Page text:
- Audits are also leading to checks on residency status, which trigger different reporting requirements. Residents of Canada have to report their worldwide income to the CRA whereas non-residents only have to report their Canadian-source income. As well, property flipping and unreported capital gains on non-primary residences are also sources of unreported income.
- According to Statistics Canada, non-residents (for tax purposes) own 4.9% of the region’s total housing stock outright but have a stake in 7.6%. However non-resident ownership rises to 15.6% for new condos built in 2017 and 2018.
- From looking at the data, it appears as though there are different rules for foreign born and Canadian buyers, and that Non-Canadians not having to report worldwide income is a significant advantage for them in buying homes.
- The markets have been cooling, but the trends are not reversing, and the housing market remains caught in between a buyers and sellers market.
- The BC NDP government is building new affordable housing at a rate of roughly 20,000 per year to meet their goal of 114,000 over the next decade, but prices still remain high. For many younger people, owning a home may just be wishful thinking.
- The media is also largely not reporting these trends. BC's biggest papers have decided to focus on other things while these revelations from the CRA reveal that there are still major criminal elements at play in our housing market, despite all the new taxes. We will have to see if the CRA's audits will reveal more people trying to evade the law.
- G20 summit in Japan, a meeting of leaders, they should all be cordial to each other, right?
- Not the case.
- Justin Trudeau attempted to snag a handshake with new Brazillian President Jair Bolsonaro but was unable to as Bolsonaro looked to his left leaving Trudeau looking awkward.
- Why was he doing this? He was attempting to avoid making eye contact at the time with President Xi of China.
- This week China banned all meat products from Canada.
- According to the Chinese embassy, the reason is that “ractopamine” - a feed additive, was found in pork shipments and they also claimed that veterinary certificates were fraudulent, 188 to be precise.
- In our initial response, the Canadian government said,
- “‘inauthentic certificates’ had been identified, and referred to it as a ‘technical issue,’ saying that information had been forwarded to law enforcement and that the agency was investigating.”
- The Department of Foreign Affairs under Chrystia Freeland’s approach is to stand strong and not escalate the situation with China.
- Conservative leader Andrew Scheer said, “Justin Trudeau’s poor judgment on the world stage and weak approach to China have resulted in serious and in some cases dire consequences for Canadians.”
- In the recent months China has banned the import of Canola, which 40% of the Canadian crop was sent to China.
- China has arrested 2 Canadian citizens on the charge of espionage which can result in the death penalty.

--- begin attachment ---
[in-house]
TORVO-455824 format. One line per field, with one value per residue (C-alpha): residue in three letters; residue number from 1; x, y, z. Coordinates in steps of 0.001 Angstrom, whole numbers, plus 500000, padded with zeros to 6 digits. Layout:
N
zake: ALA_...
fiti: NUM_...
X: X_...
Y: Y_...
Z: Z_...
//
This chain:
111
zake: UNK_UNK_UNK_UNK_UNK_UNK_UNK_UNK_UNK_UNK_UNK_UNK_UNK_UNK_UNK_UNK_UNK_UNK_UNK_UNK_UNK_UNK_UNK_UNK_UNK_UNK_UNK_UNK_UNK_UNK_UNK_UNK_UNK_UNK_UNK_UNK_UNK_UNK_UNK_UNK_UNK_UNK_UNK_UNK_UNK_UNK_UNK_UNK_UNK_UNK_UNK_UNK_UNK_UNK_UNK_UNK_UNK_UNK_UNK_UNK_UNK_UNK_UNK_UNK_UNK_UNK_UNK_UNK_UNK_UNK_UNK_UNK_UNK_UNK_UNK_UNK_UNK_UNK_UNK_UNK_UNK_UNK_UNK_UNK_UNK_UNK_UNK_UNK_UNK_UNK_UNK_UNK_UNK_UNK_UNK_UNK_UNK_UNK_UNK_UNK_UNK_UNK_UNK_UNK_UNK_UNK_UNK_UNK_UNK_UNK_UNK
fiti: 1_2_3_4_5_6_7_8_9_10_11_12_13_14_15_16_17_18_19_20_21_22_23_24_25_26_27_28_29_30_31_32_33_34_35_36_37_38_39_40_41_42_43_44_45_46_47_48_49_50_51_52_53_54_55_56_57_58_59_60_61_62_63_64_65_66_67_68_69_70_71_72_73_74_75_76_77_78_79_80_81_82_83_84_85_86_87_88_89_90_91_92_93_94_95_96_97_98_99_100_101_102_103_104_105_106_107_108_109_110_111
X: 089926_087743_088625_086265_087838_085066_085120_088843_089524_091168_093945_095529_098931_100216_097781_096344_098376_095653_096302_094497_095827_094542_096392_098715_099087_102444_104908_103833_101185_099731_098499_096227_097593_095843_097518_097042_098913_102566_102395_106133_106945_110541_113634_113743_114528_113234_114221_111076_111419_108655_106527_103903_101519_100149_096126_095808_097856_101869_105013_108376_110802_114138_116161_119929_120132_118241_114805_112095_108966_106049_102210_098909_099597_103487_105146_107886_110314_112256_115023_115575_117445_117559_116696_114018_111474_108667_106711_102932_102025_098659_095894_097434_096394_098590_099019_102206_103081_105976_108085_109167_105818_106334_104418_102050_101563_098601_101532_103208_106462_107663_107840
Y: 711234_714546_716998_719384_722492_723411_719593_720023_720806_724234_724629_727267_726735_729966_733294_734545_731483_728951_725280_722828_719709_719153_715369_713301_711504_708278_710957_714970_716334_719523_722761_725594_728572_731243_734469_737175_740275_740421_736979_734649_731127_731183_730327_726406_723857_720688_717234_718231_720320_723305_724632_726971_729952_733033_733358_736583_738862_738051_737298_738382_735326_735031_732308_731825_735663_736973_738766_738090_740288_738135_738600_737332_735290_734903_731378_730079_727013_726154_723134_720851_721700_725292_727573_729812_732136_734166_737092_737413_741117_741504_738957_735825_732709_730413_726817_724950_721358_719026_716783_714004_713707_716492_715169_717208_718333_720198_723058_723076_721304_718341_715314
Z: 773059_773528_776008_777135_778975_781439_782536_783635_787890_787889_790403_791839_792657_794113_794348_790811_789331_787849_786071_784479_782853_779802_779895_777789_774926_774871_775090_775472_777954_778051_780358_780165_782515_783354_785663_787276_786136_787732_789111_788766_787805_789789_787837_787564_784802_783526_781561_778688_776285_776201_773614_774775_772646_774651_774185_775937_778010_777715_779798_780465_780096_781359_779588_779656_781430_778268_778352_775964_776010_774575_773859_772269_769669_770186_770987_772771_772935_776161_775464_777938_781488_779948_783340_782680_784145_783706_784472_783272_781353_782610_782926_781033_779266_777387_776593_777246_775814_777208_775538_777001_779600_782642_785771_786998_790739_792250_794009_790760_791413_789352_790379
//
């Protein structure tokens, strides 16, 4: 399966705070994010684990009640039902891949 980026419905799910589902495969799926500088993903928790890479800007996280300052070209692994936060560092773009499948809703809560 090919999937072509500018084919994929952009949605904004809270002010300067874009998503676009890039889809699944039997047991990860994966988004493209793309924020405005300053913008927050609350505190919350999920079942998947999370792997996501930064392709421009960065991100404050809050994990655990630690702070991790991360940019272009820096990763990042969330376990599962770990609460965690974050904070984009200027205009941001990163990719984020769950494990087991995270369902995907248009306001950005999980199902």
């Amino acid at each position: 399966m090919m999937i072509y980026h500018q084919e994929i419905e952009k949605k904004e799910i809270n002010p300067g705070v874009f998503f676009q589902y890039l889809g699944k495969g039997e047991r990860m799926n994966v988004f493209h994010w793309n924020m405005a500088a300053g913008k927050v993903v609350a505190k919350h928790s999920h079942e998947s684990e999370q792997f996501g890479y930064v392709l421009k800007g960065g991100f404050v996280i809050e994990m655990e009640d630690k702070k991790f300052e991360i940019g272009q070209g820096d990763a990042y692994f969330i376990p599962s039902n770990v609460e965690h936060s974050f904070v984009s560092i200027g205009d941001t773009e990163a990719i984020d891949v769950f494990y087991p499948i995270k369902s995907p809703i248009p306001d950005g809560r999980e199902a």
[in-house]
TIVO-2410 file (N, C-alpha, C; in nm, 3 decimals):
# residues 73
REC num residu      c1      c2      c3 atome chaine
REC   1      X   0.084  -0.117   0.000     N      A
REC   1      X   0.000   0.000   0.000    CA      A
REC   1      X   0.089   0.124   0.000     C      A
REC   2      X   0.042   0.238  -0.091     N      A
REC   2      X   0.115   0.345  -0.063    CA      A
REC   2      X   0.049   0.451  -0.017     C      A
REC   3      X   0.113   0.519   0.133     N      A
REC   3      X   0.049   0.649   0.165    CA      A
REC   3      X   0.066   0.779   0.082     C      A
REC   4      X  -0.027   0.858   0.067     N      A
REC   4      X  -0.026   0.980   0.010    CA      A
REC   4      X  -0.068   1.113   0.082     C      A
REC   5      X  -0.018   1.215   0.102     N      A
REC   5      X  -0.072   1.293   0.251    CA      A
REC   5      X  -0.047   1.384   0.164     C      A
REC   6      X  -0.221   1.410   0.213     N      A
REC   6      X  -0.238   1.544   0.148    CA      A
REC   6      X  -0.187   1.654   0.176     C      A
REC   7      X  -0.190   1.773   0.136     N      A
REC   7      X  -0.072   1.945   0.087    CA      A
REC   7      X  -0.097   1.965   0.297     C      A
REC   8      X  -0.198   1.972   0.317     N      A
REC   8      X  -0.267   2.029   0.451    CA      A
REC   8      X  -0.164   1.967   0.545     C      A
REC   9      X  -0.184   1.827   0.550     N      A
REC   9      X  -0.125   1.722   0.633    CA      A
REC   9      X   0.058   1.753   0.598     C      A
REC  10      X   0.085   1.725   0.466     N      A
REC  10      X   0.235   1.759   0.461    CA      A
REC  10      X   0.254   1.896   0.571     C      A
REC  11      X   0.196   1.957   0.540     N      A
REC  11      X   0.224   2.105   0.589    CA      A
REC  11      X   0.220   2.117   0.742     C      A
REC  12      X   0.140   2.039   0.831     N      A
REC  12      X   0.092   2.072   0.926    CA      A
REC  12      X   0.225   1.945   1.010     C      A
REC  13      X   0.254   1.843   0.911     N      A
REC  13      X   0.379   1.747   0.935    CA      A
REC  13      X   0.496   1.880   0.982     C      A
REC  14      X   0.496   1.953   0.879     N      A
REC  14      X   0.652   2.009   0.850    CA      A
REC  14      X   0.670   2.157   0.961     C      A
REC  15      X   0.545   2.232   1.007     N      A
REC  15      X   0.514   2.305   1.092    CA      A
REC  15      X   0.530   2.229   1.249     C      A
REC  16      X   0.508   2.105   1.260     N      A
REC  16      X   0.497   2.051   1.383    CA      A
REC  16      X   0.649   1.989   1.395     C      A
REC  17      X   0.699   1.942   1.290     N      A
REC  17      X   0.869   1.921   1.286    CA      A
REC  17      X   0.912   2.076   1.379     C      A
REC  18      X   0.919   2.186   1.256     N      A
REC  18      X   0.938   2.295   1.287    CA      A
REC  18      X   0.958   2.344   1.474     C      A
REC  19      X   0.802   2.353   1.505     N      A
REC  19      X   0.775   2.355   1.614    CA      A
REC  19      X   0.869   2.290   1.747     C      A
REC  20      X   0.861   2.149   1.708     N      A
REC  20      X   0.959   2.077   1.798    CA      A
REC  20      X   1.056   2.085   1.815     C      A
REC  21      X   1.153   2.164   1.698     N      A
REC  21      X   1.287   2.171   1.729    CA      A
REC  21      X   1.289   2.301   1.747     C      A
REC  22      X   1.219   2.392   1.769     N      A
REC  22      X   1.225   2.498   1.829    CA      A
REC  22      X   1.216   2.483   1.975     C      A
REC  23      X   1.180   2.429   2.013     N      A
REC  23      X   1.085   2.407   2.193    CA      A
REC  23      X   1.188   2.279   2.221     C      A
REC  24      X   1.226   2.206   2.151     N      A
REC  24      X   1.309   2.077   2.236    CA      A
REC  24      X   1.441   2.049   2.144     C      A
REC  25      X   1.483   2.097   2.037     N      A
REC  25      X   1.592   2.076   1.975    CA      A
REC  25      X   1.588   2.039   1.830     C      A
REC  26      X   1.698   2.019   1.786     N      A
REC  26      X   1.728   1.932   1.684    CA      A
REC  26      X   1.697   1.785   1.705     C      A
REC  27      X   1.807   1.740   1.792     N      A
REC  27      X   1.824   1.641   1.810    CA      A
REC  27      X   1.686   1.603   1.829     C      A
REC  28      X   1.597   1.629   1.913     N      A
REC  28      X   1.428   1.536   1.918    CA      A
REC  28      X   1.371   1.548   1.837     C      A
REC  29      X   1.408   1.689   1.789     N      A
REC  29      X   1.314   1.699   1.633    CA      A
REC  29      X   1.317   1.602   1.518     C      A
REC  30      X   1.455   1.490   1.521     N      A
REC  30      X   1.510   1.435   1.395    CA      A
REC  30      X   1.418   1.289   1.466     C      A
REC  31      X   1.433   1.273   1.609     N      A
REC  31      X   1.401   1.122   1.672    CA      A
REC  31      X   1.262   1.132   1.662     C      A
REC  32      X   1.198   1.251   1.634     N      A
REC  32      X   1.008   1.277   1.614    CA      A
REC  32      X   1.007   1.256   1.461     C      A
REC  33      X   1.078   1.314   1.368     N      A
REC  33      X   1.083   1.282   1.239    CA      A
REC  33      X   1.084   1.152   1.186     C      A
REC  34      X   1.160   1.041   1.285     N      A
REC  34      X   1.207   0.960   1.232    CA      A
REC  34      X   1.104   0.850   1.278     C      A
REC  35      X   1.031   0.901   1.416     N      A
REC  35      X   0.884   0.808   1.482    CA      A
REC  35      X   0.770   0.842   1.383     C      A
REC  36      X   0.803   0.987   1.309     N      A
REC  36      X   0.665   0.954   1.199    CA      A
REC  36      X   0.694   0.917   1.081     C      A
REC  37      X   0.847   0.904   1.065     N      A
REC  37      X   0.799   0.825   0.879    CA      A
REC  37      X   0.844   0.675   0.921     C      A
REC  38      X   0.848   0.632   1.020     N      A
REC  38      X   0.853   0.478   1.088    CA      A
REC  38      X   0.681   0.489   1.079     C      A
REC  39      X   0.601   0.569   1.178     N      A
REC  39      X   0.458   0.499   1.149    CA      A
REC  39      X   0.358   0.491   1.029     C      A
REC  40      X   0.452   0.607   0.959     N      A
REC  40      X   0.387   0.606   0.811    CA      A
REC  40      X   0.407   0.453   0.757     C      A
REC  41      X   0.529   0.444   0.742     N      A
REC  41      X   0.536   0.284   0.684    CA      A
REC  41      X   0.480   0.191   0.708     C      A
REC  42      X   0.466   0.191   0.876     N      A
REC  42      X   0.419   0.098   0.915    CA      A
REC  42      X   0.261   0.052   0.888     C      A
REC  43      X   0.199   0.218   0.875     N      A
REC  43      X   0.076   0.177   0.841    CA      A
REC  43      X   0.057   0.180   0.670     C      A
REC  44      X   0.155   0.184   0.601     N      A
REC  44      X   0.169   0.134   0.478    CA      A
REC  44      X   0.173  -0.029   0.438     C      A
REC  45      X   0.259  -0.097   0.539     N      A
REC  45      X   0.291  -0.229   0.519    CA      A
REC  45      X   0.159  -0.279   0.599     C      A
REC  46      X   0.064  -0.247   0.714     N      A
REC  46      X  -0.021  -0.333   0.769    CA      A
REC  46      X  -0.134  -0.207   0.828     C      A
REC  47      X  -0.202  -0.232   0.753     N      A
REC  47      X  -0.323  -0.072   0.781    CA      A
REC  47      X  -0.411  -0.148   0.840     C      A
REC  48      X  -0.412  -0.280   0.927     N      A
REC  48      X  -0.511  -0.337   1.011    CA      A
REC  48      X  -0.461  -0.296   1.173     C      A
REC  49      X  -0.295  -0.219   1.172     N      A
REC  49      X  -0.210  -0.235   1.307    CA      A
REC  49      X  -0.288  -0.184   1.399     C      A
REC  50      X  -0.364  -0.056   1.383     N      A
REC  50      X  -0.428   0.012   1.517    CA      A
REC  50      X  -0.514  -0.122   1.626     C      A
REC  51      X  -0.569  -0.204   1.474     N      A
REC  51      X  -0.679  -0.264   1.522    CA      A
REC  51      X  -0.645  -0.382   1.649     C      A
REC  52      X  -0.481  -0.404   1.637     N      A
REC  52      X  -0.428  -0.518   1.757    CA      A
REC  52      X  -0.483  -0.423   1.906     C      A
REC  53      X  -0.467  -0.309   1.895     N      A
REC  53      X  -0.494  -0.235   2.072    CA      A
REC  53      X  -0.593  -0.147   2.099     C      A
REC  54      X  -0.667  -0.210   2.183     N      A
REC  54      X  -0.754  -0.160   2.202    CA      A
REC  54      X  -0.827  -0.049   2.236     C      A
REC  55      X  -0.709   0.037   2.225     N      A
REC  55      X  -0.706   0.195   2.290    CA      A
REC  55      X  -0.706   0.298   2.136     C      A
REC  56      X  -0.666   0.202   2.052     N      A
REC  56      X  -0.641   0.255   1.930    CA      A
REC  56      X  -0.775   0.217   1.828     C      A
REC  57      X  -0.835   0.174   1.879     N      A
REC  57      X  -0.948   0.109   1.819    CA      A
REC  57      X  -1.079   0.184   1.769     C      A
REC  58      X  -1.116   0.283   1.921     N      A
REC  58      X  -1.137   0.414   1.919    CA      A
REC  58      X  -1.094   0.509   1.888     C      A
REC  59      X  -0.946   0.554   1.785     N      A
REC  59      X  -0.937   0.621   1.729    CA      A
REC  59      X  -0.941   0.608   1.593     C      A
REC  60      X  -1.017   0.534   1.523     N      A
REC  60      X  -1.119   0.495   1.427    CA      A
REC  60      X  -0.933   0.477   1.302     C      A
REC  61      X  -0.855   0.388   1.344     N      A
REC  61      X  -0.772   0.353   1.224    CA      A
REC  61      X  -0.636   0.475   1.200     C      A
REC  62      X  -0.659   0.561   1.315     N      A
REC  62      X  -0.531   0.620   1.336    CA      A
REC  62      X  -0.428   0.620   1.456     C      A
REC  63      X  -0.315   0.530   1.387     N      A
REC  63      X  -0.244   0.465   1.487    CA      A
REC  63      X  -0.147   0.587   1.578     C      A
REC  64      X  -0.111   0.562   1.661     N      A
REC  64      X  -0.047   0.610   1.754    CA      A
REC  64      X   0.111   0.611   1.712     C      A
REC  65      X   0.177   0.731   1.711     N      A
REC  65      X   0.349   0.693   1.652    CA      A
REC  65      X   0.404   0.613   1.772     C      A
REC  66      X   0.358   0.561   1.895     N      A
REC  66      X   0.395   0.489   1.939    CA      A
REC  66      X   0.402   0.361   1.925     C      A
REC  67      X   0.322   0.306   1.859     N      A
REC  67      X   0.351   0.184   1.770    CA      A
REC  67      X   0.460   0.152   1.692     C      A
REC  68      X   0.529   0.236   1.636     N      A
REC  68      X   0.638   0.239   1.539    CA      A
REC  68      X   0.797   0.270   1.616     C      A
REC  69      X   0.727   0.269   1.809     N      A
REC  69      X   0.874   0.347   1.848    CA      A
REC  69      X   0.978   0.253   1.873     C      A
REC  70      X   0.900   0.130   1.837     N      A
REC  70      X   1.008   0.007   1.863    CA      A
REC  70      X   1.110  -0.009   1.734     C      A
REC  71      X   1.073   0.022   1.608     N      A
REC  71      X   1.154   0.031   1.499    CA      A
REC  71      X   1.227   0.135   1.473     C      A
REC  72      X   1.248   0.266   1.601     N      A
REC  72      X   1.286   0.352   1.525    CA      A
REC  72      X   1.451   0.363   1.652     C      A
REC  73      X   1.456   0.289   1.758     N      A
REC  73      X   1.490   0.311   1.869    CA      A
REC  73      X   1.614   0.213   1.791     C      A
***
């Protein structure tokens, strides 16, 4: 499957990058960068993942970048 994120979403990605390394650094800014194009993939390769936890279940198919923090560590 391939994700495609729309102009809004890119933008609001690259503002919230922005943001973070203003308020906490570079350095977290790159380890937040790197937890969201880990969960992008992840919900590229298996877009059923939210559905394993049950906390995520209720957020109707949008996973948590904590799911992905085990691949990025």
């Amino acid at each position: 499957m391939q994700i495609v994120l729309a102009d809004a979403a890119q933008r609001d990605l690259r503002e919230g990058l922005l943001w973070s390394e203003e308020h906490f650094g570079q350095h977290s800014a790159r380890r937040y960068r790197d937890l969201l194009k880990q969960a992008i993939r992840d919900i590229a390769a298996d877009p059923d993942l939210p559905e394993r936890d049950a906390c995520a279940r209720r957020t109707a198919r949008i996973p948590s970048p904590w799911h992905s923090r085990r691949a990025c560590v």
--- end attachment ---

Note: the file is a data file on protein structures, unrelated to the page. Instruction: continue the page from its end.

- China also “buzzed” a Canadian warship and supply vessel in the East China Sea this week.
- Buzzing is when an airplane flies extremely close to the ground in order to make a point or put on a show.
- This all stems from the arrest of Huawei CFO Meng Wanzhou.
- Canada is not making an impact. In a meeting with US President Donald Trump last week Trudeau is said to have asked Trump to speak with Xi about our detained citizens but that only scratches the surface of what’s wrong.
- There is a very real chance that the US President could have more impact on our foreign policy for the positive than our own government.
- “Enough’s enough” — Matt Gurney in the National Post
- Gurney tells a tale of shopping for a smartphone seeing the huge Huawei displays and their presence in the Canadian wireless market.
- He also notes that Huawei is one of the companies developing the tech for the next generation cellular towers.
- The US, Australia, New Zealand, and Japan have all banned Huawei tech from their next generation cellular networks.
- With this much at play it’s a wonder why Canada has not.
- There have been existing security concerns and now China is outright being hostile to Canada yet again.
- Why does it matter? Large companies in China such as Huawei operate at the pleasure of the Chinese government. Because of that the Chinese government has its fingers in almost every large company in China.
- Want to retaliate at China? Start with Huawei and examine the situation afterwards.
- Why are we covering? Media coverage of the meat ban but the media has in large part been accepting it without raising concern over how much China is stepping on Canada.
Word of the Week
Weak - lacking the power to perform physically demanding tasks; lacking physical strength and energy, lacking intensity or brightness, and liable to break or give way under pressure; easily damaged.
How to Find Us
Episode Title: The Weak and the Meek
Teaser: Political ads are banned on social media, the CBC tries to discredit The Post Millennial, and tax audits in the BC housing market uncover criminal elements. Also, China bans meat imports from Canada and journalists don’t connect the dots with Huawei.
Recorded Date: June 29, 2019
Release Date: June 30, 2019
Edit Notes: None
Podcast Summary Notes